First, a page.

Hartsfield-Jackson International became the world’s busiest airport not because of Atlanta’s draw alone, but because tens of millions of people connect to other destinations through the hub every year.
While the Atlanta airport might be tops in the world for the number of passengers flowing through it each year, it’s only second in the U.S. in a separate ranking of global “megahubs” by travel data firm OAG. Hartsfield-Jackson remained the No. 2 U.S. domestic connecting hub this year, behind Chicago O’Hare International Airport. The index is based on the number of scheduled connections compared to the number of destinations served by the airport.
When it comes to international connectivity, Hartsfield-Jackson comes in lower, at No. 14, behind London Heathrow in the No. 1 spot. The U.S. hubs ahead of Atlanta for international connections are New York’s John F. Kennedy International at No. 2 and O’Hare at No. 10.
The resurgence of international hubs indicates continued recovery of international travel, with capacity rebounded to about 98% of pre-pandemic levels, according to OAG chief analyst John Grant.
Atlanta-based Delta Air Lines operates its largest hub at Hartsfield-Jackson, and together with its partners controls about 79% of the traffic at the Atlanta airport. Delta connects from Atlanta to cities all over, from international destinations to smaller U.S. towns.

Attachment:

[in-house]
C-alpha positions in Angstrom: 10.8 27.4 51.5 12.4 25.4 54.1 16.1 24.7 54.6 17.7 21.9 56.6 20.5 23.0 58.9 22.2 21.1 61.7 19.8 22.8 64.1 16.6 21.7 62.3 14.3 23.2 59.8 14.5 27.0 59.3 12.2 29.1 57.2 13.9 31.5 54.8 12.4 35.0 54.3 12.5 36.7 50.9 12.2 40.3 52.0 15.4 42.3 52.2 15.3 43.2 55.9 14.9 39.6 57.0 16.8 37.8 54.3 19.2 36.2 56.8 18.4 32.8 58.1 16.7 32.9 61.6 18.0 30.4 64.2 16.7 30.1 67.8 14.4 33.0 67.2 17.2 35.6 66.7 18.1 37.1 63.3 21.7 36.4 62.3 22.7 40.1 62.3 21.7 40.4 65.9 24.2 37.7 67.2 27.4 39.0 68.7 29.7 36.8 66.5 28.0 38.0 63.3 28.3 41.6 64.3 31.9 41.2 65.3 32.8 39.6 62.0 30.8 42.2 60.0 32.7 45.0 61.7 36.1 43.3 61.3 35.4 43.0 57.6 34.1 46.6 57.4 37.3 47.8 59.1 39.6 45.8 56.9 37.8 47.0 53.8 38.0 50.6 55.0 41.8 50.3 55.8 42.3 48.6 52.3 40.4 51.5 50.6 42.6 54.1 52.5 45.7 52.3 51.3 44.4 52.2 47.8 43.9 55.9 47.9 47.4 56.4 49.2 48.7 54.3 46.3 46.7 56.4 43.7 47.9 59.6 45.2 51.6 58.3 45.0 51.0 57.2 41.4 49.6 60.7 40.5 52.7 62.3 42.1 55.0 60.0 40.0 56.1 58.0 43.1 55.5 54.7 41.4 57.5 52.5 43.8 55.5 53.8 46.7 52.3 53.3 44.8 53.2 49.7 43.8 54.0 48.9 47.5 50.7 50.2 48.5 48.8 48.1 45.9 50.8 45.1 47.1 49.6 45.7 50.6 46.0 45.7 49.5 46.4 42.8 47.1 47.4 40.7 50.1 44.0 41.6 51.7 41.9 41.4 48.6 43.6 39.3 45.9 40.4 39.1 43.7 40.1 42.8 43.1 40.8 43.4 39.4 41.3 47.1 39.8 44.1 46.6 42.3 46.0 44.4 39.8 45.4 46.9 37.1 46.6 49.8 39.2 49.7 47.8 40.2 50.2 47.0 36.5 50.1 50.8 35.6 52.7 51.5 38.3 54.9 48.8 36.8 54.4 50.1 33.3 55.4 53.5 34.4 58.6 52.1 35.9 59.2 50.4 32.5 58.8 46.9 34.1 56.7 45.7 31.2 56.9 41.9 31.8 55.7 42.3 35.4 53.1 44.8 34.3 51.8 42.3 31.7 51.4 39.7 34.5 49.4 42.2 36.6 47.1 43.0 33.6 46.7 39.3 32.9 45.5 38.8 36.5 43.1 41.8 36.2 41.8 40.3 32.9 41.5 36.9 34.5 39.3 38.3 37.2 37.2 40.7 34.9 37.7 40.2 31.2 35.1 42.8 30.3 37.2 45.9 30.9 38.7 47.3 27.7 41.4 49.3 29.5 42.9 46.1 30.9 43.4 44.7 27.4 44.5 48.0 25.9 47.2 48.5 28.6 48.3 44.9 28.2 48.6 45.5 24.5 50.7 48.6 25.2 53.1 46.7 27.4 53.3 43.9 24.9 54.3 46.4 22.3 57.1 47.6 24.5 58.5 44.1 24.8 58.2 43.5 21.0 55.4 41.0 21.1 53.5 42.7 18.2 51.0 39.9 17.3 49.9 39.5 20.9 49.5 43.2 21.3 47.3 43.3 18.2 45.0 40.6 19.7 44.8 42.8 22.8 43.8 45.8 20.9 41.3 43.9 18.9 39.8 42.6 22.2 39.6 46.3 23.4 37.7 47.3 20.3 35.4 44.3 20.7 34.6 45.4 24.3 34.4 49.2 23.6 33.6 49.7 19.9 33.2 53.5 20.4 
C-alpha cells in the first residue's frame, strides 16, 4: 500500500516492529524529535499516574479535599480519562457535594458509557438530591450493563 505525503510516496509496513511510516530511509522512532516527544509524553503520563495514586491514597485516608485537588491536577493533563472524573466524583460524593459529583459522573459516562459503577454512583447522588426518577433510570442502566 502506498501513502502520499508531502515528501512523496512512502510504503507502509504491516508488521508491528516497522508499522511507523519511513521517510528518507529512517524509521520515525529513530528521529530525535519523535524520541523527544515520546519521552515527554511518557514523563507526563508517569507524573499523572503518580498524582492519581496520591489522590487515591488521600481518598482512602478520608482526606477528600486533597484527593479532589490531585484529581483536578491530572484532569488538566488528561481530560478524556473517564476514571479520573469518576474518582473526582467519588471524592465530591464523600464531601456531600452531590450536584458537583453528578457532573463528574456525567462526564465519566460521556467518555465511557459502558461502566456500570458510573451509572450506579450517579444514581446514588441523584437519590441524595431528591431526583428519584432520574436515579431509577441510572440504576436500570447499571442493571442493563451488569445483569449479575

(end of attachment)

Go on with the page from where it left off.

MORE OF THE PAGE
Last week, the airline announced it will launch flights from Hartsfield-Jackson to Fresno and Santa Barbara in California, starting June 7, 2024.
Although Hartsfield-Jackson is a major connecting hub, some of the biggest growth it has seen recently has been from increased travel to and from Atlanta.
The resurgence of traffic has driven long lines and congestion, including heavier crowds at check-in counters and security checkpoints.
Security wait times at Hartsfield-Jackson sometimes exceed half an hour even during non-peak periods, such as early afternoons.
The Transportation Security Administration said it has screened more passengers so far this year in Atlanta than ever, “and it appears that the increase in throughput is continuing to stay high this month,” according to TSA spokeswoman Lisa Farbstein.
TSA is putting some TSA officers in training this month, when traffic typically eases from summer highs, according to Farbstein, But last Friday and Monday had traffic well beyond traditional Labor Day end-of-summer travel volumes, she said. That contributed to long lines and wait times for travelers going through security screening.